Skip to main content
Find a Lawyer
Please enter a legal issue and/or a location
Begin typing to search, use arrow keys to navigate, use enter to select

Find a Lawyer

More Options

Skype, Xbox Snooping Requests Revealed

By Andrew Lu | Last updated on

Is the government snooping on your Skype, Xbox, Hotmail, or other Microsoft accounts? If so, how often does it happen?

After receiving criticism for its lack of transparency, Microsoft has released information regarding government surveillance of its services, reports Slate. Microsoft follows other tech giants like Google and Twitter in making such information public.

By the Numbers

The report reveals that in 2012, Microsoft and Skype received a total of 75,378 law enforcement requests for user information. Of those, 4,713 requests specifically targeted Skype. The requests affected 137,424 users.

Though the government made thousands of requests, Microsoft revealed that only 2.2% of requests resulted in the company turning over any content.

In fact, Microsoft says that in 18% of cases, no data was reported at all, while in almost 80% of the cases, only "non-content" data was revealed. No Skype content was disclosed in 2012.

Types of Data Requested

Microsoft defined "non-content" data as basic subscriber information, such as a user's e-mail address, first and last names, and IP address captured at the time of registration. Personal information like gender, age, and even your credit card and billing information may also be revealed -- though Microsoft requires legal documentation like a subpoena before turning over this information.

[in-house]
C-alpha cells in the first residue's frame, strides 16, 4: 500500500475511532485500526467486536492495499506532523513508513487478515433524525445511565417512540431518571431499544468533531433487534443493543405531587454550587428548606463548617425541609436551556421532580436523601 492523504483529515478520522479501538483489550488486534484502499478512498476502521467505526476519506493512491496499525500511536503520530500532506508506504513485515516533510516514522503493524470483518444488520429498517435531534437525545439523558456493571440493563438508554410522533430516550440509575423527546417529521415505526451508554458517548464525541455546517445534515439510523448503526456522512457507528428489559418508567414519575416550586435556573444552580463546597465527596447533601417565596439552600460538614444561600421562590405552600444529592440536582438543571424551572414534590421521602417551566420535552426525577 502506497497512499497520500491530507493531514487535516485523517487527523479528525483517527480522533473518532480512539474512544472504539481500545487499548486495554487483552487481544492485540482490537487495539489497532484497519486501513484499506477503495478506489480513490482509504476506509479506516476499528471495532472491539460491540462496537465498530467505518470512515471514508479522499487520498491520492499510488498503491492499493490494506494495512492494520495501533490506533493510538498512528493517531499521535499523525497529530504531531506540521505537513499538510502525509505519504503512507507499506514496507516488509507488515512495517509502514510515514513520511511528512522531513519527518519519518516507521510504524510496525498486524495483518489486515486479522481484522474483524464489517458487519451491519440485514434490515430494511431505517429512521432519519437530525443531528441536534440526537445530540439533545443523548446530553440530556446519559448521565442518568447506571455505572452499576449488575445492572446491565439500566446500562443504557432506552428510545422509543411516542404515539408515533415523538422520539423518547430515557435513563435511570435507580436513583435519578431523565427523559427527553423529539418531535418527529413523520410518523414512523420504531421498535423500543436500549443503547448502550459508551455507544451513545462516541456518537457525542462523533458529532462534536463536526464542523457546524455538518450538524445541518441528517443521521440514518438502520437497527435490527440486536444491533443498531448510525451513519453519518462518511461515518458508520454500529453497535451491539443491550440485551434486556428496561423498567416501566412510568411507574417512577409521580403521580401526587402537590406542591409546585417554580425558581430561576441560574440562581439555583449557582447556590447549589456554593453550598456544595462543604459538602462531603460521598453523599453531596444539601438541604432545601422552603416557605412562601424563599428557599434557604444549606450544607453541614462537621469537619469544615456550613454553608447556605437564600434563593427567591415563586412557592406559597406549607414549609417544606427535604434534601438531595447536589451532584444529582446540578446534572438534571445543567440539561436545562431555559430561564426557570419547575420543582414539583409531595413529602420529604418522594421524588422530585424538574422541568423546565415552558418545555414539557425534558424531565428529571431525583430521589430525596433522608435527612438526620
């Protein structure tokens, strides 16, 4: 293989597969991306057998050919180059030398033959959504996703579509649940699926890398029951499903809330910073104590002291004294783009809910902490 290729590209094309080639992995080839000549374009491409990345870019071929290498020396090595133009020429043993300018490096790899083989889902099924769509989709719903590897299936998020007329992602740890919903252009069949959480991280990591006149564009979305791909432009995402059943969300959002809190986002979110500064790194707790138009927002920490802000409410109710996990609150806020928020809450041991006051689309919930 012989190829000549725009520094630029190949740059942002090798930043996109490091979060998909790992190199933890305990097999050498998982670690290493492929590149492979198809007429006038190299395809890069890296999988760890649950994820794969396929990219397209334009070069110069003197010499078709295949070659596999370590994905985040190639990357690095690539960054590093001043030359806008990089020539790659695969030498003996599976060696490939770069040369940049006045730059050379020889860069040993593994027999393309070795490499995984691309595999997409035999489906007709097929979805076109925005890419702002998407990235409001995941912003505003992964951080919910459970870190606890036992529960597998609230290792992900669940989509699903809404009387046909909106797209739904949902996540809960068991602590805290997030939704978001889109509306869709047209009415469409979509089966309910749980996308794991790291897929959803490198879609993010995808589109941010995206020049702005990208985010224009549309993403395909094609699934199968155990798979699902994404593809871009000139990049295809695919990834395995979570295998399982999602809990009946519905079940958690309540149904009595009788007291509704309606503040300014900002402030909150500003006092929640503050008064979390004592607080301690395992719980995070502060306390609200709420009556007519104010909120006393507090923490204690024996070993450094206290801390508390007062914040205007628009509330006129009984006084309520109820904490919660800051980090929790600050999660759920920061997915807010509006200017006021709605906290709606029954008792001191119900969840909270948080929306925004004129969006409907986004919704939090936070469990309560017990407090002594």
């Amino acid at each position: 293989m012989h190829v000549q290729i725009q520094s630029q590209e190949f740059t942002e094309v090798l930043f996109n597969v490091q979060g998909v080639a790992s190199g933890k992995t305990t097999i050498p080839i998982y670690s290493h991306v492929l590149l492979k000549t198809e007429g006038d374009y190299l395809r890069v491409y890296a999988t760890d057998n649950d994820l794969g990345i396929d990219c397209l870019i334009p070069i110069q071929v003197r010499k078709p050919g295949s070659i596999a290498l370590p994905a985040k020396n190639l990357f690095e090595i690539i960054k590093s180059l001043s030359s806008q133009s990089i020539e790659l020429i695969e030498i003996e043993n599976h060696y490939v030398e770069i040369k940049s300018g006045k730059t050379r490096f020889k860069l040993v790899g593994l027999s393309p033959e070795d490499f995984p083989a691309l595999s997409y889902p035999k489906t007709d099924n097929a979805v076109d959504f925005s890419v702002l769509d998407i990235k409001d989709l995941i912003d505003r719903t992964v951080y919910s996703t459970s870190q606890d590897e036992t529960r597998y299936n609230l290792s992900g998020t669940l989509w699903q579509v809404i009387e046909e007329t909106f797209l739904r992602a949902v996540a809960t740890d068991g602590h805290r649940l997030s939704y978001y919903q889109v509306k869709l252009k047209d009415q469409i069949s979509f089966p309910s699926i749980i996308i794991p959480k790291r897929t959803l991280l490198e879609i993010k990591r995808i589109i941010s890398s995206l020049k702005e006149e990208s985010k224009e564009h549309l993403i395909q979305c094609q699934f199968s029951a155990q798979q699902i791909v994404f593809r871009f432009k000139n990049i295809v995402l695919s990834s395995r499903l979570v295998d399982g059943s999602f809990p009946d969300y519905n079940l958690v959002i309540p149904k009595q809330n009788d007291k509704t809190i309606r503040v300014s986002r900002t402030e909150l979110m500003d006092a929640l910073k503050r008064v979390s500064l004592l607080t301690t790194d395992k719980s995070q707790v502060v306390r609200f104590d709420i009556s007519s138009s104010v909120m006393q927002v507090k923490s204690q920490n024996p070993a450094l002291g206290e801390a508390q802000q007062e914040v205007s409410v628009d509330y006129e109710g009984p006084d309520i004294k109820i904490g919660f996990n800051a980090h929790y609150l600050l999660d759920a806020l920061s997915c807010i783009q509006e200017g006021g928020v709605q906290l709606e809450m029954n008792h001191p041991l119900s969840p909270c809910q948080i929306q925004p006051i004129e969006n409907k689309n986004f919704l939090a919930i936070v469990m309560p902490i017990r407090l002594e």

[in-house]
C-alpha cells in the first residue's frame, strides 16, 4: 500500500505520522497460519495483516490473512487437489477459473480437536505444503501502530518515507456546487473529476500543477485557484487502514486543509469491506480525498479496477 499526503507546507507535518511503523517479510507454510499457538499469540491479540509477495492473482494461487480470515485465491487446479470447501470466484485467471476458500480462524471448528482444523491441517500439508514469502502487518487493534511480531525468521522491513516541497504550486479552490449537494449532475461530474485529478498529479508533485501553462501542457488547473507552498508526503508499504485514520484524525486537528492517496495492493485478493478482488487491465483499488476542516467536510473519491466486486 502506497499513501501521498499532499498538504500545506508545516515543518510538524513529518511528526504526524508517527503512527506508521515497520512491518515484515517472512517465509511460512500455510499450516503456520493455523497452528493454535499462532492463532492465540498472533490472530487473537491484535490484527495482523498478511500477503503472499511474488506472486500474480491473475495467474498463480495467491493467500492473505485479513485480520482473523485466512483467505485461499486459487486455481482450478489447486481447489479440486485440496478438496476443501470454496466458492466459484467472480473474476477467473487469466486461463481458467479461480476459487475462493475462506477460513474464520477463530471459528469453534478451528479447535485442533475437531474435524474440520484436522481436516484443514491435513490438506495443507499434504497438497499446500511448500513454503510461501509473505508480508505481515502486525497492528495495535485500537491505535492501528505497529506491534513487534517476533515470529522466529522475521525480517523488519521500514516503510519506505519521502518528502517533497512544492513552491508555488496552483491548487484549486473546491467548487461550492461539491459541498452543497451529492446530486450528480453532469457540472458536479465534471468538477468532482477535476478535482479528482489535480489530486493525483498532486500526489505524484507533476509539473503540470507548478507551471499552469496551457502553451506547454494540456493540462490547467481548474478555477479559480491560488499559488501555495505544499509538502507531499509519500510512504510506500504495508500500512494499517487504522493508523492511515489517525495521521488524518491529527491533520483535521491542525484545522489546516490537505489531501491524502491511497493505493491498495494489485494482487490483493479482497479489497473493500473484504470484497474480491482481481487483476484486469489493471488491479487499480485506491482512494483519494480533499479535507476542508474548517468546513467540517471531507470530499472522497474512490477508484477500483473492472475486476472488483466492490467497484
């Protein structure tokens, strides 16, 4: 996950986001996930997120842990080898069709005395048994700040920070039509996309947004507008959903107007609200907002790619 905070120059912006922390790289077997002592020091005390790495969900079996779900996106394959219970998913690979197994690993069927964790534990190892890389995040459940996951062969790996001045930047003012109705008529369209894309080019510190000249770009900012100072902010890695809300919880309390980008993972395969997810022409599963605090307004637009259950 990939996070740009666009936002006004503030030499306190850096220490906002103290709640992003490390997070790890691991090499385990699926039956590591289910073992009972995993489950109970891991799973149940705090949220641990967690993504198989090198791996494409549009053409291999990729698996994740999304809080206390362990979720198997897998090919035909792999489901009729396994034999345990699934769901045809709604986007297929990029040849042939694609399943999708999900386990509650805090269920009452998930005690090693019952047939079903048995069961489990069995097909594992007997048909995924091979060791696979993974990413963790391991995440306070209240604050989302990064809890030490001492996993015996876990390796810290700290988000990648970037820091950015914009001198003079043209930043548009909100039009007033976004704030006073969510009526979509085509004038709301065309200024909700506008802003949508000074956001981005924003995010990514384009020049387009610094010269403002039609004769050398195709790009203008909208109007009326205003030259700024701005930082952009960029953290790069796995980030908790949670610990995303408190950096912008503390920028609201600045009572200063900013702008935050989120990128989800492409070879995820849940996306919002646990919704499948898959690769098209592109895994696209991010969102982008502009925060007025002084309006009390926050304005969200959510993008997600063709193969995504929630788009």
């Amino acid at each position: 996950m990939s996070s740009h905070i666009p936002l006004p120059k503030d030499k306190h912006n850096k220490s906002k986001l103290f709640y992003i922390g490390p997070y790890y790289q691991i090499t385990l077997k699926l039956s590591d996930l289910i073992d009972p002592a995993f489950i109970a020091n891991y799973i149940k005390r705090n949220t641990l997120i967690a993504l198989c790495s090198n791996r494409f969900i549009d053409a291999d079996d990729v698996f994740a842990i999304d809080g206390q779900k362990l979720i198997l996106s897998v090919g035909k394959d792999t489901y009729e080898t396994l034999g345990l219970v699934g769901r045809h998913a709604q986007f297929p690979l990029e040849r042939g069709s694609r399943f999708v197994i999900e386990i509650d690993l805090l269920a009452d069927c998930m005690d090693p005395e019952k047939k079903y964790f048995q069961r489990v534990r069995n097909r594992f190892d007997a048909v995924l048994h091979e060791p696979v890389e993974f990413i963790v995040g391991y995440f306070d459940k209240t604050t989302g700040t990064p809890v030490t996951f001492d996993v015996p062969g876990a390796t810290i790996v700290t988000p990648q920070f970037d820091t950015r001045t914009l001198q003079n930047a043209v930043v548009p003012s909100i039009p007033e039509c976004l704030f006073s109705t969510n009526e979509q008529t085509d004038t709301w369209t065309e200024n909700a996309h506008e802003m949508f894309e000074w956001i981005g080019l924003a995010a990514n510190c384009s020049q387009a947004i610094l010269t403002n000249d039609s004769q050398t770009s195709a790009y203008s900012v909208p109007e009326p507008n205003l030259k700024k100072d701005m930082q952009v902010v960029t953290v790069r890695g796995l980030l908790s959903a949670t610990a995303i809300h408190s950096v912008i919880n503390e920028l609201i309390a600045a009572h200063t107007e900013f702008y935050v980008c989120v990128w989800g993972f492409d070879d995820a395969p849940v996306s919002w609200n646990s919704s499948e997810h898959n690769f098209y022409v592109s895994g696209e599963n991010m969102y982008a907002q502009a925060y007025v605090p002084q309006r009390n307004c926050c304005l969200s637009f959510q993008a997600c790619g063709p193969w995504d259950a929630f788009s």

As for "content" data, Microsoft defines this to include what customers create, communicate, and store through their services like Hotmail and SkyDrive. The company requires a court order or search warrant from law enforcement before disclosing this content.

Microsoft users should know that even without a request from law enforcement, the company may be able to turn over content or non-content data on its own accord. For example, if the company suspects that a child is being abused or that someone is about to harm himself, the company may voluntarily release this information to law enforcement.

Related Resources:

Was this helpful?

You Don’t Have To Solve This on Your Own – Get a Lawyer’s Help

Meeting with a lawyer can help you understand your options and how to best protect your rights. Visit our attorney directory to find a lawyer near you who can help.

Or contact an attorney near you:
Copied to clipboard